One performance experience in particular stands out from my time as a student at the (then) RSAMD- playing Claude Vivier's Piece pour Violoncello et Piano in the college's contemporary music festival. It is a very powerful piece, but the main reason I have such a strong memory of it is down to the staging; we performed the work in complete darkness except for small stand lights.
Playing in the dark is something I'm used to; as an orchestral player I frequently work in the pit for opera and theatre productions. There is often a moment at the end of performances when the lights cut and we all sit in complete darkness before the applause starts and the curtain calls begin; I always love that feeling of darkness and silence, an intimate moment to reflect after the power of the musical journey you've just taken.
It's not so common to sit in the dark on stage however, especially not in a more solo role, or while you're actually playing.
The way that lighting can be used to evoke atmosphere is well explored in fields such as theatre, but not so strongly associated with classical music performance. It can have a huge impact on the way we listen and change the musical experience for listener and performer alike.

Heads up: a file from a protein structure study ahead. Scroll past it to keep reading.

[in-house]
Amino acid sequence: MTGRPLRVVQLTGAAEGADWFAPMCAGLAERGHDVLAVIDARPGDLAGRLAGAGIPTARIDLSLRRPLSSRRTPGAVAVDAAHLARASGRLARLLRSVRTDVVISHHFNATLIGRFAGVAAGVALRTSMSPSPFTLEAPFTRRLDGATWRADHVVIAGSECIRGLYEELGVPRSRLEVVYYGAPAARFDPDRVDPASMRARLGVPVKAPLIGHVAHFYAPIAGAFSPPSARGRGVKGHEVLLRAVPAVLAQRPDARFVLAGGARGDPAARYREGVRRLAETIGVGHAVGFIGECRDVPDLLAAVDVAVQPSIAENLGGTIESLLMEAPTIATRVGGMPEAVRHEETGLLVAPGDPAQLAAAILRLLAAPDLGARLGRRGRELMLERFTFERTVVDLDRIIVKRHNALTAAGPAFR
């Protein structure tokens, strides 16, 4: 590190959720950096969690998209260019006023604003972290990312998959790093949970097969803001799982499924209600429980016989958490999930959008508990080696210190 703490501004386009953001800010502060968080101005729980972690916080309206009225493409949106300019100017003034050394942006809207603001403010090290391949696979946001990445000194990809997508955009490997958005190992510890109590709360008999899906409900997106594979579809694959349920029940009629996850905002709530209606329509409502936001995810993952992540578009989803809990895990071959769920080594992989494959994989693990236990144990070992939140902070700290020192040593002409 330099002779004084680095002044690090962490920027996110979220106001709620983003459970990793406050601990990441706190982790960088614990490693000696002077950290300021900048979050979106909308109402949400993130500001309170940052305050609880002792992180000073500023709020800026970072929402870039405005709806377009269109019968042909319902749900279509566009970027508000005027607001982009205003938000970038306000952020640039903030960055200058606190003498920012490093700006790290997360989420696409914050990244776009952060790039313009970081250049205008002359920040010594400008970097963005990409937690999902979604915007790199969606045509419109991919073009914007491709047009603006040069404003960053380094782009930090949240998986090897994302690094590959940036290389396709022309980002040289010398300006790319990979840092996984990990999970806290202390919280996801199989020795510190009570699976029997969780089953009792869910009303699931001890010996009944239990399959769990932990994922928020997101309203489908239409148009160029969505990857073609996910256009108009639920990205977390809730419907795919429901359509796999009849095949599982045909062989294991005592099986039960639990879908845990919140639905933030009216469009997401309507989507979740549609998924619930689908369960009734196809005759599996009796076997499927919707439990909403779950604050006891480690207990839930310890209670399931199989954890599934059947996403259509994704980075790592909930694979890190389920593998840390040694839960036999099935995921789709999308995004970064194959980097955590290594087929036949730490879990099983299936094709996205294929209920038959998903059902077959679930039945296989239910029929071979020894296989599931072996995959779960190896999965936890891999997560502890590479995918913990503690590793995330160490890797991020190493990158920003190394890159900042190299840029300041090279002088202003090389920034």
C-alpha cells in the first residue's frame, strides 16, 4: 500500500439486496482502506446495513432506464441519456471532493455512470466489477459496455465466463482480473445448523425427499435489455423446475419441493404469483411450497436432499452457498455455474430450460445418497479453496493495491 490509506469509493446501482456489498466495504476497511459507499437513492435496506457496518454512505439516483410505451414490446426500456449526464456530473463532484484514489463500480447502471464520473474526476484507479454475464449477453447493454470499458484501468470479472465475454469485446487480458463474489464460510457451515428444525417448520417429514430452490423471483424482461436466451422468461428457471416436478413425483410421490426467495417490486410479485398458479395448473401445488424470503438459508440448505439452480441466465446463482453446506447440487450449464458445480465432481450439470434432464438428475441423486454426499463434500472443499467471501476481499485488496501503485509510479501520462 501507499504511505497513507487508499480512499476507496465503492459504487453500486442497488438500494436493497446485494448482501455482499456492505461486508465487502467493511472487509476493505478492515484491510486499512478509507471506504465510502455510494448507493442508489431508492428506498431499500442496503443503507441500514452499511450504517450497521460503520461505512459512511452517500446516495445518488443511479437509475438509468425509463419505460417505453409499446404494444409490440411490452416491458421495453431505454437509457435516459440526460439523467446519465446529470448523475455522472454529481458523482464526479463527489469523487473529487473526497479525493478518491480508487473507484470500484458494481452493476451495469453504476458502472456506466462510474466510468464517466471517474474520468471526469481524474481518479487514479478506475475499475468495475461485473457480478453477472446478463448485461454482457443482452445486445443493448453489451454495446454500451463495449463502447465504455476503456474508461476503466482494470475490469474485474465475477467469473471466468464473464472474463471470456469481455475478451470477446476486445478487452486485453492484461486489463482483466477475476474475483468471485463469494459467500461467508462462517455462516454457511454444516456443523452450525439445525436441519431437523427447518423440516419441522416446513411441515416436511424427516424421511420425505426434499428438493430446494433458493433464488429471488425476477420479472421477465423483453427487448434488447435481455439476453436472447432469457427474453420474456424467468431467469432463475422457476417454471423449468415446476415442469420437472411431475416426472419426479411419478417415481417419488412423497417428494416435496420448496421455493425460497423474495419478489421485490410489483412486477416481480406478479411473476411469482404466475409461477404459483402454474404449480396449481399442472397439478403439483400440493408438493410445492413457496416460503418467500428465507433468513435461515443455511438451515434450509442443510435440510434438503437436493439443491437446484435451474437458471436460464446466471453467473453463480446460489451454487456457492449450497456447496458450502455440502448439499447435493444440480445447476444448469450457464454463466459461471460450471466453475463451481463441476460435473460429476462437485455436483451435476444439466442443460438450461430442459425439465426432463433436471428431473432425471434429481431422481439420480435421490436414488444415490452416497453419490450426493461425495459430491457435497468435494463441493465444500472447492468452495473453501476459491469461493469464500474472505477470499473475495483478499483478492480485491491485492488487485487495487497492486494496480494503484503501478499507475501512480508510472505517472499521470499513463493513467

Alice and I are delighted to have the opportunity to work with lighting designer Kai Fischer on our latest project; 'NOCTURNAL: Exploring Light and Sound After Dark'. We're interested in how our perception of the world changes at night- familiar places feel very different after nightfall, sounds are somehow heightened, shadows hide some shapes whilst revealing new ones, even time seems to pass in a different way.
Creating NOCTURNAL and working with Kai has given us the opportunity to explore this nighttime world more closely as performers. It has been a journey of discovery for us; we hope our audiences will find the experience enlightening too.
Image credit: Mikah Smillie